In October, the 10th MS formally became part of the Army of Pensacola, Braxton Bragg, commanding. In November, the forts of Pensacola Bay, and the Federal ships USS Niagara and USS Richmond, engaged in a gunnery duel (the 10th MS, although an infantry regiment, was trained to operate big guns of the forts). The Federal effort was concentrated against Fort McRae: by the end of the two-day engagement, it was reduced to a shattered ruin. Forts Pickens and Barrancas also took hits, but more men were injured due to their own over-loaded, exploding guns, than fire from the enemy.

 

A second gunnery duel occurred in January 1862, with no result. On February 23rd, the 10th Mississippi was ordered 'to the interior.' The regiment marched/took the train north to Montgomery, changed trains, and steamed to Chattanooga, via Atlanta. The 10th MS eventually reached Eastport, Alabama, only to discover a threatened Federal attack was no longer likely. On March 10th, the regiment arrived in Corinth. Three days later, the Army of Pensacola was discontinued: the 10th MS became part of the Army of Mississippi, Bragg's 2nd Corps; Chalmer's Brigade of Wither's Division.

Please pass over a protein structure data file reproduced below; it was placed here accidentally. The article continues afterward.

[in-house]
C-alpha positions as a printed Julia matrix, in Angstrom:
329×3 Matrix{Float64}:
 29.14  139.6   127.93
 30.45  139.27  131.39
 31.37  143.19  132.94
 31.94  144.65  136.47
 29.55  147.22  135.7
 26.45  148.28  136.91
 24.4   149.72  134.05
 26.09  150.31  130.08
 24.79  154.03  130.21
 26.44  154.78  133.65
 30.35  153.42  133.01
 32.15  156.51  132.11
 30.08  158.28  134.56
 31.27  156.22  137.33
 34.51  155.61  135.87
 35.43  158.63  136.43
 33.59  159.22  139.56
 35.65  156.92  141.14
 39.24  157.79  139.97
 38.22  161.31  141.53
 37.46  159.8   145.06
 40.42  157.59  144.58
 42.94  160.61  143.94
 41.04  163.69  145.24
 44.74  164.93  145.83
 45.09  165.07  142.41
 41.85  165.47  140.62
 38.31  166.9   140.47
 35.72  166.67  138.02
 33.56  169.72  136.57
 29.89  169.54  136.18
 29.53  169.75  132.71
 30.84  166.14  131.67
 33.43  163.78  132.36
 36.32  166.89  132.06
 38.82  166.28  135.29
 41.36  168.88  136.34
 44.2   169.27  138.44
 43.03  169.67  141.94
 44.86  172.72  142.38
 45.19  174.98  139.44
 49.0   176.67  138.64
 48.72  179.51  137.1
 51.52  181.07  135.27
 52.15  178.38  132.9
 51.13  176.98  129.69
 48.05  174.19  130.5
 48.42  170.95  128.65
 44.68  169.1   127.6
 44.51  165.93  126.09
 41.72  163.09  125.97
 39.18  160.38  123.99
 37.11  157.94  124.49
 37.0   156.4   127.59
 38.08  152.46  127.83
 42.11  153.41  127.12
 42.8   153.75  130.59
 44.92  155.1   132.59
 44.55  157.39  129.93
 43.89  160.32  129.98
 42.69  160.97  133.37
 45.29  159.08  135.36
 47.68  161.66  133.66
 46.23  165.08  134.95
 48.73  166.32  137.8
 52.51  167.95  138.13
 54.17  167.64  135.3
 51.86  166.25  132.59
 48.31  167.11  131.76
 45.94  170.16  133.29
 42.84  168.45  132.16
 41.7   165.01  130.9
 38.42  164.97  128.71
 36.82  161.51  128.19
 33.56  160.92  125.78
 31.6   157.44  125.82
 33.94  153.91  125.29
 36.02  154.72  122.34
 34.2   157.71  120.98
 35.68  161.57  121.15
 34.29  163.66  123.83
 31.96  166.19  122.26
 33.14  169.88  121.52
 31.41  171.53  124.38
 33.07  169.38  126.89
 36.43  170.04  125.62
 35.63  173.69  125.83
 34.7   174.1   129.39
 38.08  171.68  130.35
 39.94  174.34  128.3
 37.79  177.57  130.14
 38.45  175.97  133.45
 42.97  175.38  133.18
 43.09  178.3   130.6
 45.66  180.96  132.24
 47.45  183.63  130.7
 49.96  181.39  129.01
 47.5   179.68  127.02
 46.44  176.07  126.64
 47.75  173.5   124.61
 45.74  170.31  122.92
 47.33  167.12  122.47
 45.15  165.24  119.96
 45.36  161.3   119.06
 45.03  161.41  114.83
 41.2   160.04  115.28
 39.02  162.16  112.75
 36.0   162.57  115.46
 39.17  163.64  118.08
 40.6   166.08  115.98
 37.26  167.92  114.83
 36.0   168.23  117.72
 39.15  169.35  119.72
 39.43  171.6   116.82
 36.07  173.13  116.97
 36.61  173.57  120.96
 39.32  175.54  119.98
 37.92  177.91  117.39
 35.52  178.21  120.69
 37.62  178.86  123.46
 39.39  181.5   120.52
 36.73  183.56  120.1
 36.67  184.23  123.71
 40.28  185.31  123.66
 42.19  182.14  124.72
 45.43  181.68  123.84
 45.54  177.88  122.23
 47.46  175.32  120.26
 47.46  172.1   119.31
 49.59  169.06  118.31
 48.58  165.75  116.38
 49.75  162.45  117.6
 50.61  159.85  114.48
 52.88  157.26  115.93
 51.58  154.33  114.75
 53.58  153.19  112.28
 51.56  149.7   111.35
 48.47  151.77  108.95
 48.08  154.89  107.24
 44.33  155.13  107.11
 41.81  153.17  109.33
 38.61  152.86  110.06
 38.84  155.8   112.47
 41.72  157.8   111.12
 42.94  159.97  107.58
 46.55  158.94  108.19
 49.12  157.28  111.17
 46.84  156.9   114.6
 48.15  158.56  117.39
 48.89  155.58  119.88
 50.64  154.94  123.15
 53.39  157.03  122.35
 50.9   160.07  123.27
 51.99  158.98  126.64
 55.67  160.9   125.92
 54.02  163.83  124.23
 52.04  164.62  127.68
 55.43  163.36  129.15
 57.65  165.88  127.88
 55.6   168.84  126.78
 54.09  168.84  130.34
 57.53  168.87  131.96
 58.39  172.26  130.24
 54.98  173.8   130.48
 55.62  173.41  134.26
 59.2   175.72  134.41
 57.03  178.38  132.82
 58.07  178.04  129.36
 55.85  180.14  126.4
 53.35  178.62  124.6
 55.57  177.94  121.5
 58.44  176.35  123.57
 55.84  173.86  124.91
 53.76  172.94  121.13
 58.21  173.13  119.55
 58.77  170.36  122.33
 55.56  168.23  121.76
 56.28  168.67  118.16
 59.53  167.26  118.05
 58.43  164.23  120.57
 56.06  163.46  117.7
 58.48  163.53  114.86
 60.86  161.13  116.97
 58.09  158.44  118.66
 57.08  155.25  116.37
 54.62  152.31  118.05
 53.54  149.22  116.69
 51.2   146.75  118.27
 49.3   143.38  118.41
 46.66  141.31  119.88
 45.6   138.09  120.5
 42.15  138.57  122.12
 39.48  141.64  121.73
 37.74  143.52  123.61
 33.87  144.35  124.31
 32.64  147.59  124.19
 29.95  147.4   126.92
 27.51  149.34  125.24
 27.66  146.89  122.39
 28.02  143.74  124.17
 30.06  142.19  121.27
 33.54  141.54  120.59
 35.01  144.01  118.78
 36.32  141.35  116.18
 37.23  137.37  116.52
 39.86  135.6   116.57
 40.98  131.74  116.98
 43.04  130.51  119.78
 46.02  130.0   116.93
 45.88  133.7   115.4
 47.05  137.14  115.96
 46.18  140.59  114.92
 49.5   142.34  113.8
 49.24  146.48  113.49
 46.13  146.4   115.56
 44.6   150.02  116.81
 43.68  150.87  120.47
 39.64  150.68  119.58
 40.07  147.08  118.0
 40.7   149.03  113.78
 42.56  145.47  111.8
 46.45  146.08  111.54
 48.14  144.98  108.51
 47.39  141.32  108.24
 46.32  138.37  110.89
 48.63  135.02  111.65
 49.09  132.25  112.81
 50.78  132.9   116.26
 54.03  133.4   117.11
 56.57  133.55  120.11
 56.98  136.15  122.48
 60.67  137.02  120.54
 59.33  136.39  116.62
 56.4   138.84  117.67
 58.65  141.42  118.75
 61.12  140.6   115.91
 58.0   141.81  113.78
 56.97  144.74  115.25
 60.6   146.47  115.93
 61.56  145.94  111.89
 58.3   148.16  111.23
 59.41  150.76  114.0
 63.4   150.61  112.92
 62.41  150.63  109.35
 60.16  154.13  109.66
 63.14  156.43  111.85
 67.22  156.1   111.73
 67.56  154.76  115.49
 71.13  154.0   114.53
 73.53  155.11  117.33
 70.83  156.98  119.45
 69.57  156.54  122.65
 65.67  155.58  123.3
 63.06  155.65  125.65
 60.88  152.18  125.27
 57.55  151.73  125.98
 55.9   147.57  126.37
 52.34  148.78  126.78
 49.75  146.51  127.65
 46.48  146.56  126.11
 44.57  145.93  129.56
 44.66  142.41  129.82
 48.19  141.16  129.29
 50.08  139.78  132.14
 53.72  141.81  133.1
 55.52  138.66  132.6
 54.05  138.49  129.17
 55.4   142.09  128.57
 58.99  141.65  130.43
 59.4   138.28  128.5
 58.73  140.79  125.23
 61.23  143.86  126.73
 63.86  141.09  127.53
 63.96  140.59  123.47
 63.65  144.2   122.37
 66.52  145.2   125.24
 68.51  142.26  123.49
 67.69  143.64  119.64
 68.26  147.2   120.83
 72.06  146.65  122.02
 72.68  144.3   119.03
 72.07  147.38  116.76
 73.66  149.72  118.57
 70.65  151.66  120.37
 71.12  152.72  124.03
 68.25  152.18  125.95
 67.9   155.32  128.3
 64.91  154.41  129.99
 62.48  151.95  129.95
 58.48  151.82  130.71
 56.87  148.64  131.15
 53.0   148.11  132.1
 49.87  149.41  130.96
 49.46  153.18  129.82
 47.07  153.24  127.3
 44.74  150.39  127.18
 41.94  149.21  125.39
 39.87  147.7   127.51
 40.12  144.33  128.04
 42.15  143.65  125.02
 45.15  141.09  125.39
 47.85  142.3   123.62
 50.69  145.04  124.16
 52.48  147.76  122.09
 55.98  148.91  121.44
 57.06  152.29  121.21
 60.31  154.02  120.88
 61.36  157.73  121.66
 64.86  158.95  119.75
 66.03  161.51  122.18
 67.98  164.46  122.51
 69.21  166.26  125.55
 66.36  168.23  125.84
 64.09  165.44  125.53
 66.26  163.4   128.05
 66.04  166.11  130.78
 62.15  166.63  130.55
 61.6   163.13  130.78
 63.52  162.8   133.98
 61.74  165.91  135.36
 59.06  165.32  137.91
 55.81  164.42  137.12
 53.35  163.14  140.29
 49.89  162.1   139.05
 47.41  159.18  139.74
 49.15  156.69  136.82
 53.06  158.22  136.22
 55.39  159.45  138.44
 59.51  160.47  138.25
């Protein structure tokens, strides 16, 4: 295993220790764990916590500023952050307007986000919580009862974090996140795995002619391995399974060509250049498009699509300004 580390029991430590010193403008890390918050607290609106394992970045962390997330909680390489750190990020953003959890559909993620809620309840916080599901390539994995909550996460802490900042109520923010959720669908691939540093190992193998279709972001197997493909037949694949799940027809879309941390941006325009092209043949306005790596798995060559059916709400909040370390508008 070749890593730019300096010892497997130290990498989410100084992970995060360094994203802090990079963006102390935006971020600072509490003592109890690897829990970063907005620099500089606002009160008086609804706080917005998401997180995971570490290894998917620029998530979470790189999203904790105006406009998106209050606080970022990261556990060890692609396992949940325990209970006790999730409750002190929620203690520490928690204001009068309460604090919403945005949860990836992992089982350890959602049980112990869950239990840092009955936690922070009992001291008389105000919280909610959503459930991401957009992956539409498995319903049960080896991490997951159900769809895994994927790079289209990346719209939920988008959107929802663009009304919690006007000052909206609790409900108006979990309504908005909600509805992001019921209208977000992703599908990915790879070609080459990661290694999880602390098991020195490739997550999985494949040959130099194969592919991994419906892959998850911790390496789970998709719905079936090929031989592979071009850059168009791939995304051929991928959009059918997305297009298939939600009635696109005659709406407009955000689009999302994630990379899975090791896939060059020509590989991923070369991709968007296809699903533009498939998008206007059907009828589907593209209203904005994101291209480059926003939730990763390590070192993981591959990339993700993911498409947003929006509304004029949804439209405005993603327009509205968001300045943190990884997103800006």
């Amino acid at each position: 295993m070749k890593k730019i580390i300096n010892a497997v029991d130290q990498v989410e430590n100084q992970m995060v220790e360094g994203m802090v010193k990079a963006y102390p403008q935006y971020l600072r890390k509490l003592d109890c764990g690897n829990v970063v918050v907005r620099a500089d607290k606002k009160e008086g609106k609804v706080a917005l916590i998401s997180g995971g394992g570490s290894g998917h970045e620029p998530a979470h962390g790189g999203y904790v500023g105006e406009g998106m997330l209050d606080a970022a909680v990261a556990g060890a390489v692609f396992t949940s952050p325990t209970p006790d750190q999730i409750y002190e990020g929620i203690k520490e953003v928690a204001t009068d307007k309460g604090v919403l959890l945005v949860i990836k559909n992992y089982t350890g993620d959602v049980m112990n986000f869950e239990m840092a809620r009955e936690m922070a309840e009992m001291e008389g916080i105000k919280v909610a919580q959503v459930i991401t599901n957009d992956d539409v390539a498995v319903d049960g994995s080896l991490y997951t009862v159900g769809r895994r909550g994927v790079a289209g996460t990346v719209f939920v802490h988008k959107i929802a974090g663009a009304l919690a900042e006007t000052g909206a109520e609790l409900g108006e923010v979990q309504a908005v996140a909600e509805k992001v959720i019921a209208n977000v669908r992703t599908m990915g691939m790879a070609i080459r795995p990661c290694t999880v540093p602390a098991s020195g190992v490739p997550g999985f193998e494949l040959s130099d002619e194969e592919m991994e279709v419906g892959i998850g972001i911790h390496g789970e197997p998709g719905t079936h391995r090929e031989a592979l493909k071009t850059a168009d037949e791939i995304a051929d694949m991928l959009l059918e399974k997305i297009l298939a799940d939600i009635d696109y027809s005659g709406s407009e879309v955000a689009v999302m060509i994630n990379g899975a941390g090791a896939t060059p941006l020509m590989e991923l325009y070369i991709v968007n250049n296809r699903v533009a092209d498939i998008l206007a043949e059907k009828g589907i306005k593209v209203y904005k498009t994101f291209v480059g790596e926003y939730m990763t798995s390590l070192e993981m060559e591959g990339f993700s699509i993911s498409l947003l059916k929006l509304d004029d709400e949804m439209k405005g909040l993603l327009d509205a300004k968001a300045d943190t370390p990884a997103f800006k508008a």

In early April, the 10th Mississippi was one of the first units to leave Corinth, marching north towards Pittsburg Landing...

 

Ozzy

 

 

References:

 

http://iagenweb.org/civilwar/regiment/     (12th Iowa Infantry)

 

http://www.mississippiscv.org/MS_Units/10th_MS_Inf.htm     (10th Mississippi Infantry)

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I had never heard before of the misfortune of the 7th Mississippi Infantry Regiment, attempting to move north from New Orleans, in late February 1862. The 7th MS was part of Chalmer's 'High Pressure Brigade' at the Battle of Shiloh.

 

http://www.7miss.org/wreck.html    (Train wreck)

 

 

Ozzy

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Ran across an impressive resource, that among other things, details a Louisiana artillery regiment's muster into service in May 1861, and subsequent departure from New Orleans (by train) for the Eastern Theatre. Records the route travelled: Memphis, Iuka, Huntsville, Chattanooga, Knoxville, Lynchburg, Richmond -- and the author's impression of those towns. Companies 1, 2, 3 and 4 of this regiment from Louisiana participated in the Battle of Bull Run in July 1861.